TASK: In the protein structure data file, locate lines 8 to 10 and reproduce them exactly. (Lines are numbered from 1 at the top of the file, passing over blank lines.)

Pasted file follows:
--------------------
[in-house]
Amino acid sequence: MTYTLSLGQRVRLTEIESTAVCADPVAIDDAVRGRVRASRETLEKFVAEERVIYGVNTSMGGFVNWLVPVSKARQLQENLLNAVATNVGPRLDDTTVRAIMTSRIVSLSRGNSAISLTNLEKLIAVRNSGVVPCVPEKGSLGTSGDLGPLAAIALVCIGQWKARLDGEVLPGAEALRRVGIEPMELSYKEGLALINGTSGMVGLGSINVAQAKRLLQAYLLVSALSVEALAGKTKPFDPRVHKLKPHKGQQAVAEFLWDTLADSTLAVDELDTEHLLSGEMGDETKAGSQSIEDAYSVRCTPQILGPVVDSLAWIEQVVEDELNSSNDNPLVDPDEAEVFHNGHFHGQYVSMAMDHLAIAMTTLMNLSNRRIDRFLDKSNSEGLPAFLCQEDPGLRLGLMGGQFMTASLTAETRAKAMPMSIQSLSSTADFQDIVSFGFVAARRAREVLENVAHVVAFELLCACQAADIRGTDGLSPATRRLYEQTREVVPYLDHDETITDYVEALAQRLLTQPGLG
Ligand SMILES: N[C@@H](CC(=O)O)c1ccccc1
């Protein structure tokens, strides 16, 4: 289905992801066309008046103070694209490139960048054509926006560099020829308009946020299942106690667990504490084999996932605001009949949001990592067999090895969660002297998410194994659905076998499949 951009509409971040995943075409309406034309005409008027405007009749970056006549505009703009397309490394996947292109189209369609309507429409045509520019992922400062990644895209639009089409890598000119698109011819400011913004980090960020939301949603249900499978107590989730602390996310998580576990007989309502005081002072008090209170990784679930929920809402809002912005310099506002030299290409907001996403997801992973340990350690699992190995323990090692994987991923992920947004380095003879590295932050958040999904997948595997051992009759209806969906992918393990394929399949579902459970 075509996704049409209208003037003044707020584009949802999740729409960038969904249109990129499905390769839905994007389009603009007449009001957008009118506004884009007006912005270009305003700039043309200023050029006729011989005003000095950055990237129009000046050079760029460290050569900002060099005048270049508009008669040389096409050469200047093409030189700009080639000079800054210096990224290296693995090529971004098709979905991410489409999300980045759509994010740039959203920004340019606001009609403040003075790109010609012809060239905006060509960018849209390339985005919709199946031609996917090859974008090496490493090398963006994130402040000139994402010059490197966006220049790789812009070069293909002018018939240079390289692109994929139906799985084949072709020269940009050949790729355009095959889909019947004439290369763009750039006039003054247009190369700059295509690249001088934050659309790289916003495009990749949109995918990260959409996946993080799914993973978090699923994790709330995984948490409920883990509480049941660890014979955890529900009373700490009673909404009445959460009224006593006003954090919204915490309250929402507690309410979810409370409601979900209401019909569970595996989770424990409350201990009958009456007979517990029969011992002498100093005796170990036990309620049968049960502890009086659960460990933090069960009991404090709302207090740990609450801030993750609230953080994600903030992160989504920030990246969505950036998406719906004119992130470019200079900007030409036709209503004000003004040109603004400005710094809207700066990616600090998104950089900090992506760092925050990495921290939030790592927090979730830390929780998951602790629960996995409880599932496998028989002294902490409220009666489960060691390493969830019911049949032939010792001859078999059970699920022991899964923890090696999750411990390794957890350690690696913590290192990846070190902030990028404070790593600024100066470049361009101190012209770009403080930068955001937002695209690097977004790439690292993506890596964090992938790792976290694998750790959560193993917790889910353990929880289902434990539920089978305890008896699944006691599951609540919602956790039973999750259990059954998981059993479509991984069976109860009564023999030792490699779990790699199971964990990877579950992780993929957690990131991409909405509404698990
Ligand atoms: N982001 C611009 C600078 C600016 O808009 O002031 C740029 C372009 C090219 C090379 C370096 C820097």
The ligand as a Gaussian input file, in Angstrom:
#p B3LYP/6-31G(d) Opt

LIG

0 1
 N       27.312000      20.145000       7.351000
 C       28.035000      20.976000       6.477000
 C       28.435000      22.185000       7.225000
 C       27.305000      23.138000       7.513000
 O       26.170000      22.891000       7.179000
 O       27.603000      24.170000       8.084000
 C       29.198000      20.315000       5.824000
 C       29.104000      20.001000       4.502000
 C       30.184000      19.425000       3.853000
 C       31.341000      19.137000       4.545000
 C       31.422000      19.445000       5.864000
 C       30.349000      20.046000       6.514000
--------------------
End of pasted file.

LIG

0 1
 N       27.312000      20.145000       7.351000